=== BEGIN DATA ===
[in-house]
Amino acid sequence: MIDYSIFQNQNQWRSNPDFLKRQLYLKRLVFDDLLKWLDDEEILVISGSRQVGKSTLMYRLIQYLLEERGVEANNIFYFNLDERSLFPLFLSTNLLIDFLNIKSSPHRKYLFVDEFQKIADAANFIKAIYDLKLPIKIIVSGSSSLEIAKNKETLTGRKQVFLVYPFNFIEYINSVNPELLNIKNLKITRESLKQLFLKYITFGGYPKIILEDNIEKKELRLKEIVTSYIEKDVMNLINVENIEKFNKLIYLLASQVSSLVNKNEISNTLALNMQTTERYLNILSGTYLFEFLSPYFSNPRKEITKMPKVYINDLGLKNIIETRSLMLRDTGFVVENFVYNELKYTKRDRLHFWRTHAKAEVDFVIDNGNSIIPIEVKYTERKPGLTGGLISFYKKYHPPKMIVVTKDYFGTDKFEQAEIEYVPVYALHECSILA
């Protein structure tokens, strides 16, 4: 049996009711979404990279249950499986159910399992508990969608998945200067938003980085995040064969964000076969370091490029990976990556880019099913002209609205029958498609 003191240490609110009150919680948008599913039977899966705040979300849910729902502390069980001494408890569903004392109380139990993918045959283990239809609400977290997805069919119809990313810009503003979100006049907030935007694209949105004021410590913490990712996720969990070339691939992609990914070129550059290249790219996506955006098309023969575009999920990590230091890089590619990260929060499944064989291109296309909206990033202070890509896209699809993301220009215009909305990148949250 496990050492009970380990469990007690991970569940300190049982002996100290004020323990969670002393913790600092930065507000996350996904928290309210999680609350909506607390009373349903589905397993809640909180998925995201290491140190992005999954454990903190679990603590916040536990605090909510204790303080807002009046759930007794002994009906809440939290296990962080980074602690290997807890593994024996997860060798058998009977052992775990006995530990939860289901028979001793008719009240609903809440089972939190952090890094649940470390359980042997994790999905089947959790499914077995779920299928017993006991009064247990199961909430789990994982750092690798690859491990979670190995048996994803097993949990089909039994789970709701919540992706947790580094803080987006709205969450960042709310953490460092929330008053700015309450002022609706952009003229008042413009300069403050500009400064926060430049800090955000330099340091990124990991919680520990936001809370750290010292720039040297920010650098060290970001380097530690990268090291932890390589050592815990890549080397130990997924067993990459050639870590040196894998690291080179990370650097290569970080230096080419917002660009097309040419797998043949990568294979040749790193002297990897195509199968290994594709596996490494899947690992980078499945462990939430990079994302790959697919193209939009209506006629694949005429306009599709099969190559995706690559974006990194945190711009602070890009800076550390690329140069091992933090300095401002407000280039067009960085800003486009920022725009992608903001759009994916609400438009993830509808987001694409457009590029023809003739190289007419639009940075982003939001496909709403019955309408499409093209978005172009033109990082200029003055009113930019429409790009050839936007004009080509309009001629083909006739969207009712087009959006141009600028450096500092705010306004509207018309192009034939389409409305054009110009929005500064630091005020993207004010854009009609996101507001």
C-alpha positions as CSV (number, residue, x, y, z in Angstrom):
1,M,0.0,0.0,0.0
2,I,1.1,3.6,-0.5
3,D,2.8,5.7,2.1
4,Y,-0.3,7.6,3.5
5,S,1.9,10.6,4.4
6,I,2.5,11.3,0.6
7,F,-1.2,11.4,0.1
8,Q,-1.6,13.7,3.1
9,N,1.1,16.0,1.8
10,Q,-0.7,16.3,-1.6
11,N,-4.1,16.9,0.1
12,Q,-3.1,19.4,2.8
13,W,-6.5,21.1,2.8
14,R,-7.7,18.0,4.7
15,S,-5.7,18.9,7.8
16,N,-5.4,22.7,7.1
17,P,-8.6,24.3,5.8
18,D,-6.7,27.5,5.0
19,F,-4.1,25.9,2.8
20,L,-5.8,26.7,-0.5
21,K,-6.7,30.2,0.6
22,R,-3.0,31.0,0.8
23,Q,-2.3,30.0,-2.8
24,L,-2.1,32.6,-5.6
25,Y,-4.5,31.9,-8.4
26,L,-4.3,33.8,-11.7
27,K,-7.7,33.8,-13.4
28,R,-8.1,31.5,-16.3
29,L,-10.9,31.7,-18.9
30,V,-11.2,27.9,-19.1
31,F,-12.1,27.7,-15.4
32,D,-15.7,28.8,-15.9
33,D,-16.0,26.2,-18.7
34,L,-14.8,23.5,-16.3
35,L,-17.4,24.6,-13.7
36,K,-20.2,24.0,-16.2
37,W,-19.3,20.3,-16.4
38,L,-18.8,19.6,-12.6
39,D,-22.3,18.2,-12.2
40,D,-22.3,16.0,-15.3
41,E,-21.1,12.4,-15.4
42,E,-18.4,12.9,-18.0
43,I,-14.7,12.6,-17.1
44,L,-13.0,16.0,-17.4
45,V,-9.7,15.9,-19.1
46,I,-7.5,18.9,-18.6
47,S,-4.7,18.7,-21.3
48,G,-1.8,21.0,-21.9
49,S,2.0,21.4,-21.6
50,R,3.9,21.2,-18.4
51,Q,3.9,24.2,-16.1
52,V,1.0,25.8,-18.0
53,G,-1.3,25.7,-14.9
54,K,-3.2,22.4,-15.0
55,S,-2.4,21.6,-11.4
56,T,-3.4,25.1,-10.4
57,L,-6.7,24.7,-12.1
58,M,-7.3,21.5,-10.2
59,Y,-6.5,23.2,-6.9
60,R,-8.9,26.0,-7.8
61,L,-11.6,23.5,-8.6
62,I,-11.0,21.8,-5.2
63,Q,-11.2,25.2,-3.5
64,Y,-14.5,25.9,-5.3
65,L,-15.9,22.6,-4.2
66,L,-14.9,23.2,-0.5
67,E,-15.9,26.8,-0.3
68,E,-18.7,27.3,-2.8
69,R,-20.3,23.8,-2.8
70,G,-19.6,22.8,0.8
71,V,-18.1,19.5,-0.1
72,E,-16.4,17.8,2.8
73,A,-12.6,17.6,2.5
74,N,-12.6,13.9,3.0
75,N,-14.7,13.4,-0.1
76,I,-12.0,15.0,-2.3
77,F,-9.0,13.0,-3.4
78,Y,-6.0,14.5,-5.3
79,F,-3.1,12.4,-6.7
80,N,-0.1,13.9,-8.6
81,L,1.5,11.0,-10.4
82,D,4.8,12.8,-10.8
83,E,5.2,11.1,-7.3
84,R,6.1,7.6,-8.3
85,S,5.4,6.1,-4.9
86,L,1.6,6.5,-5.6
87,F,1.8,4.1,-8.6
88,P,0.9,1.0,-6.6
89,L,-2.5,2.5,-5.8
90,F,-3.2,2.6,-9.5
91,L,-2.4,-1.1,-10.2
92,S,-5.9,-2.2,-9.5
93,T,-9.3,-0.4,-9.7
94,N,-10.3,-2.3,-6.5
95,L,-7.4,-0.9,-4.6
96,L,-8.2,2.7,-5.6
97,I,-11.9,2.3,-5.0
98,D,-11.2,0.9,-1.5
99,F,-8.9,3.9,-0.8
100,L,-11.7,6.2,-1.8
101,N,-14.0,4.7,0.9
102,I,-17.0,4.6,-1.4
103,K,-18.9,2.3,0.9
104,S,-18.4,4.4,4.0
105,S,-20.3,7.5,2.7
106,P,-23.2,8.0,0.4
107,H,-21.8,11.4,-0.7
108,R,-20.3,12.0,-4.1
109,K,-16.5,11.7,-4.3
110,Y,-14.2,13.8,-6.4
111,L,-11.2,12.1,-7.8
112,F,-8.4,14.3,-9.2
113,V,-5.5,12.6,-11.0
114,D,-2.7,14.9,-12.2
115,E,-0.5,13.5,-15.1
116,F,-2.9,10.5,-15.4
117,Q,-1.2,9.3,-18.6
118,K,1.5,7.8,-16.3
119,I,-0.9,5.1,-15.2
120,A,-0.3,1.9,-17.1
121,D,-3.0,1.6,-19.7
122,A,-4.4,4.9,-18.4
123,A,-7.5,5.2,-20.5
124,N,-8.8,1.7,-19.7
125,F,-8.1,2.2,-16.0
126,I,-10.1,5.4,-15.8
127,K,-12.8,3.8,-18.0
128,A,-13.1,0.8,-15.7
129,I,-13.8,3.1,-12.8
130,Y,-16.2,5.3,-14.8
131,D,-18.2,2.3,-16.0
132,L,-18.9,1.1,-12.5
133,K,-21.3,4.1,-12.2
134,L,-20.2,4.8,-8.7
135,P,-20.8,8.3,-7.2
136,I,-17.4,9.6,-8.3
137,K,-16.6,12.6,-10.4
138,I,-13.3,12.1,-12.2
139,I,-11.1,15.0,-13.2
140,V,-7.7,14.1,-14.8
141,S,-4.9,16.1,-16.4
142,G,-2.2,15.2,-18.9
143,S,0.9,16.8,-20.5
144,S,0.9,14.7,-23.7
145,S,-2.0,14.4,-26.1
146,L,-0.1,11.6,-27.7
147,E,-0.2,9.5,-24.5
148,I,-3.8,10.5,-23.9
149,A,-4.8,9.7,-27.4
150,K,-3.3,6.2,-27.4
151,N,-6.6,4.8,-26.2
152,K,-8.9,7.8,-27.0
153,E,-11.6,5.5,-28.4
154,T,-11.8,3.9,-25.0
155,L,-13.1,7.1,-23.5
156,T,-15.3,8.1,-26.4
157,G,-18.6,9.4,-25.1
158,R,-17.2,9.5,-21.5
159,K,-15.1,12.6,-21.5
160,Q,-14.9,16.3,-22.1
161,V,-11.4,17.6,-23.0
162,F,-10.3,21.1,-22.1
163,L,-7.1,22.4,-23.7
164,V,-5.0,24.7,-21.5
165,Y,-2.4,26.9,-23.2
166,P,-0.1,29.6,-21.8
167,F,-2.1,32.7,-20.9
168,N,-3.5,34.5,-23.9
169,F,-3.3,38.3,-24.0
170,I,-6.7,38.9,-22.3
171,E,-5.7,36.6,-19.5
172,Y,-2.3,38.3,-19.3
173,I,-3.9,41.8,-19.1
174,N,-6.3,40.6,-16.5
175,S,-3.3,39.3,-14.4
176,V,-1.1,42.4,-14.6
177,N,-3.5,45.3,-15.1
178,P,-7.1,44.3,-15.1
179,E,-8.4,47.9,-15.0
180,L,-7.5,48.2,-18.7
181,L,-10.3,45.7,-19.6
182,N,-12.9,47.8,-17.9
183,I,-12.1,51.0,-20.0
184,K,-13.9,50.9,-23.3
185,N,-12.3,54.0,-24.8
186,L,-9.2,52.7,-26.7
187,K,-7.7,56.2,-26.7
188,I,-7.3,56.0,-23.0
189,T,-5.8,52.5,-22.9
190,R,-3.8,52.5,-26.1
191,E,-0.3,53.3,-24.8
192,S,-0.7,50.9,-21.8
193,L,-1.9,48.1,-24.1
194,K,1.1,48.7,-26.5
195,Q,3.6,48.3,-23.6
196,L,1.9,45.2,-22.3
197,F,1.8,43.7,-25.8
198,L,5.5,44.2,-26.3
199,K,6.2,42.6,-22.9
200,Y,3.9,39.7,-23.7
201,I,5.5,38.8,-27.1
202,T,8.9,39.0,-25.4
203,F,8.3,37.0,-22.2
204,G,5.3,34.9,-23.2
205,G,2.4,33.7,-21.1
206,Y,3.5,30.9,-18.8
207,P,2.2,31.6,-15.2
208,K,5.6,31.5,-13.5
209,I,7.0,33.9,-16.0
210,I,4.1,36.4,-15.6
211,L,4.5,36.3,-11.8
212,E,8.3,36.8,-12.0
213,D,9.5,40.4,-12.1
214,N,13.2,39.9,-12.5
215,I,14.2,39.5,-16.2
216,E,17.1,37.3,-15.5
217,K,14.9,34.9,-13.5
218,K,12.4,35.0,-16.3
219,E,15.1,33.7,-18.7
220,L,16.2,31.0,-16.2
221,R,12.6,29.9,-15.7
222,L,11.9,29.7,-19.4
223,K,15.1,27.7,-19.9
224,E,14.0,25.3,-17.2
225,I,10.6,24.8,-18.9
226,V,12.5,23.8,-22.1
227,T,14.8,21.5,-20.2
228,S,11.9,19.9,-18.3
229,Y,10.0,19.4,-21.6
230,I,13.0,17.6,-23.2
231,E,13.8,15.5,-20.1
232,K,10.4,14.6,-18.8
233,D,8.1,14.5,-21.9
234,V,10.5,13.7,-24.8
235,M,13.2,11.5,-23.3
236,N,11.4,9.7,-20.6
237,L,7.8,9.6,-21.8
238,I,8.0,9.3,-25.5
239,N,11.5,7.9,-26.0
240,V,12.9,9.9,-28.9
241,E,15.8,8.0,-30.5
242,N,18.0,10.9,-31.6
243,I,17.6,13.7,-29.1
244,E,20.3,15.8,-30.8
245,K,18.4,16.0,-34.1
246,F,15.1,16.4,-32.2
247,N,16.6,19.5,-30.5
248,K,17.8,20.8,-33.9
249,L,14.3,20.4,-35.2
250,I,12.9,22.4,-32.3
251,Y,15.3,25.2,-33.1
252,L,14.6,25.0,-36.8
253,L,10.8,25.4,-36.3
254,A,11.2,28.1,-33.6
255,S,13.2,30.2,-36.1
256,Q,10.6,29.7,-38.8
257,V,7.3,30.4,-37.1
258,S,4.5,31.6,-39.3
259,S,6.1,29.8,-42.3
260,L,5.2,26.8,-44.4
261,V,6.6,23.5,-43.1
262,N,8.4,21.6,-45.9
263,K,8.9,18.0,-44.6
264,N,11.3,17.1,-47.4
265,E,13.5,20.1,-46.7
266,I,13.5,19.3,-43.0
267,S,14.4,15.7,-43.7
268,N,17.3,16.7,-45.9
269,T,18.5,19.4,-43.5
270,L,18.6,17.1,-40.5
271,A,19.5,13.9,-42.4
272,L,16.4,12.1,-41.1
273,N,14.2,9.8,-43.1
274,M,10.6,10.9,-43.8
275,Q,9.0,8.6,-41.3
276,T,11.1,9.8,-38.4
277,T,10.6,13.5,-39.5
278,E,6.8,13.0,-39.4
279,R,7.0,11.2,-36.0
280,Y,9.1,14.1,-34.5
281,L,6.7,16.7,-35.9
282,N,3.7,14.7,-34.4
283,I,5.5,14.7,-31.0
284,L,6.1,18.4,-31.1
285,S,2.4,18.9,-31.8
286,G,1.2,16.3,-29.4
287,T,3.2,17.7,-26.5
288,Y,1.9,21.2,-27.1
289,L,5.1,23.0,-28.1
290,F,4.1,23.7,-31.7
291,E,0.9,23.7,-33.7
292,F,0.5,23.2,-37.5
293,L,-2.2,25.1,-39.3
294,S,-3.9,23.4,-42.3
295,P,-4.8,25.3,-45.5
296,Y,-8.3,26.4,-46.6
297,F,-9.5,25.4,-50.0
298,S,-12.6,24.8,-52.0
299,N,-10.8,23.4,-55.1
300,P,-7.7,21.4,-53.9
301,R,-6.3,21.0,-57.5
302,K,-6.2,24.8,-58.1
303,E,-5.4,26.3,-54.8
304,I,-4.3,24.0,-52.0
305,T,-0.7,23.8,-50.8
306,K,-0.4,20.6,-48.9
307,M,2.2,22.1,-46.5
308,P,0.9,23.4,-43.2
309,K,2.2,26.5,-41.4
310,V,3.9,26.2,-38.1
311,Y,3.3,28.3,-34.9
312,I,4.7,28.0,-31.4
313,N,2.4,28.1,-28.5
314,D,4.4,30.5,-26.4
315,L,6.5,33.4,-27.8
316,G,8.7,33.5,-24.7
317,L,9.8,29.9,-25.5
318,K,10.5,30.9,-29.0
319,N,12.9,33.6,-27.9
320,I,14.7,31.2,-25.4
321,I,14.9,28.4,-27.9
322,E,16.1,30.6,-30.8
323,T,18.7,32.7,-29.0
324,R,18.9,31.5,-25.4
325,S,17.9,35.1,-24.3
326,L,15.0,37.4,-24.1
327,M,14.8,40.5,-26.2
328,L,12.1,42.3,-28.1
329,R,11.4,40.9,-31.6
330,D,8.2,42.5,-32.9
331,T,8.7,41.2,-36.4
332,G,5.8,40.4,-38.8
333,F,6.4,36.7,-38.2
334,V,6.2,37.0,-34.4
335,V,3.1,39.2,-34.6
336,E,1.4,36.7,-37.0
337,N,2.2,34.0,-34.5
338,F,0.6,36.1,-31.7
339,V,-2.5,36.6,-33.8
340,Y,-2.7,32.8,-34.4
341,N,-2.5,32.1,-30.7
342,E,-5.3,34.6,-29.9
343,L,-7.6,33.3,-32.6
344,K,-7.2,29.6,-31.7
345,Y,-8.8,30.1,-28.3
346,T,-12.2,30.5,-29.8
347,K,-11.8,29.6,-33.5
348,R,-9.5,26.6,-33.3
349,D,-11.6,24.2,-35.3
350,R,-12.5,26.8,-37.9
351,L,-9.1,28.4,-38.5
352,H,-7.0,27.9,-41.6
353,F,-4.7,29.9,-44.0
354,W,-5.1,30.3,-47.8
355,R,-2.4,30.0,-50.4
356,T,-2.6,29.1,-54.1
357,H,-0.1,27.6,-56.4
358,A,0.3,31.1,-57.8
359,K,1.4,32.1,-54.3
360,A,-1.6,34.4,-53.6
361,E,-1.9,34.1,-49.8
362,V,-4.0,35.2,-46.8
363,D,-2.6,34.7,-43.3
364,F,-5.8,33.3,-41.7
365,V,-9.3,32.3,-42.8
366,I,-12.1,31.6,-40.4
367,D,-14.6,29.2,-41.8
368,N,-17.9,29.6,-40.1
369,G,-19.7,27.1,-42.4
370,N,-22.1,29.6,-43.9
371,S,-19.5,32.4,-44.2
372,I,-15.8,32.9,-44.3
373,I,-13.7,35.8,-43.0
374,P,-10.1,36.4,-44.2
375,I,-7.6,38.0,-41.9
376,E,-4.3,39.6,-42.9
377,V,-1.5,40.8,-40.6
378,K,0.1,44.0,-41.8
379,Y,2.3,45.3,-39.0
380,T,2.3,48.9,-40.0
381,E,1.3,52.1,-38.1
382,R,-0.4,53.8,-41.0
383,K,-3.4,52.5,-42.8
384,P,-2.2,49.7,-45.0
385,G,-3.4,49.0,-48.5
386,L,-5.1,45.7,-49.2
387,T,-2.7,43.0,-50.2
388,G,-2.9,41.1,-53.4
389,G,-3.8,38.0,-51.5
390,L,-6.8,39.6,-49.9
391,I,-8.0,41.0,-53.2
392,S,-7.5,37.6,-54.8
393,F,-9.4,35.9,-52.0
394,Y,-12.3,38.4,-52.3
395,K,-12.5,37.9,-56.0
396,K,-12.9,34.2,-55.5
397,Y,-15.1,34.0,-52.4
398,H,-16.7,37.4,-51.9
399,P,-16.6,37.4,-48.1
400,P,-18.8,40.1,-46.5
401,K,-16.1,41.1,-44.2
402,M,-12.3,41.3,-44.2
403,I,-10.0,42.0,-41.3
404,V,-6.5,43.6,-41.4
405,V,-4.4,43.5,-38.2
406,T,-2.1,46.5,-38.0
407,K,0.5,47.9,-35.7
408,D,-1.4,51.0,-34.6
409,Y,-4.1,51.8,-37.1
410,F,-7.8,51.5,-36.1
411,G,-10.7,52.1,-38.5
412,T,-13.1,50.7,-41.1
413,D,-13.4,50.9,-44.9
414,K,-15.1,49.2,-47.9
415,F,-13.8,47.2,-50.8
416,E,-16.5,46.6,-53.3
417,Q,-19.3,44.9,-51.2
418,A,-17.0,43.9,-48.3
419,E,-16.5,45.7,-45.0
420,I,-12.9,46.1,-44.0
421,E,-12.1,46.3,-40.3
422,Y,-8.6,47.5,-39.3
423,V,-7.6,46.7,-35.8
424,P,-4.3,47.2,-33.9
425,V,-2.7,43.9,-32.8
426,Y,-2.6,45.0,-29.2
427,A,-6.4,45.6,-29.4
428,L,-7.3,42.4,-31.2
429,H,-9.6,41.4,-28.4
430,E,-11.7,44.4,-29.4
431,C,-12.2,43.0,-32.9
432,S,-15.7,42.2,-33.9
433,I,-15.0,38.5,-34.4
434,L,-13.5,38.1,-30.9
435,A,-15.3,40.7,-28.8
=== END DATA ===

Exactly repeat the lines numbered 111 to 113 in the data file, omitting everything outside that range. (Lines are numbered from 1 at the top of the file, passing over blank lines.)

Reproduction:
107,H,-21.8,11.4,-0.7
108,R,-20.3,12.0,-4.1
109,K,-16.5,11.7,-4.3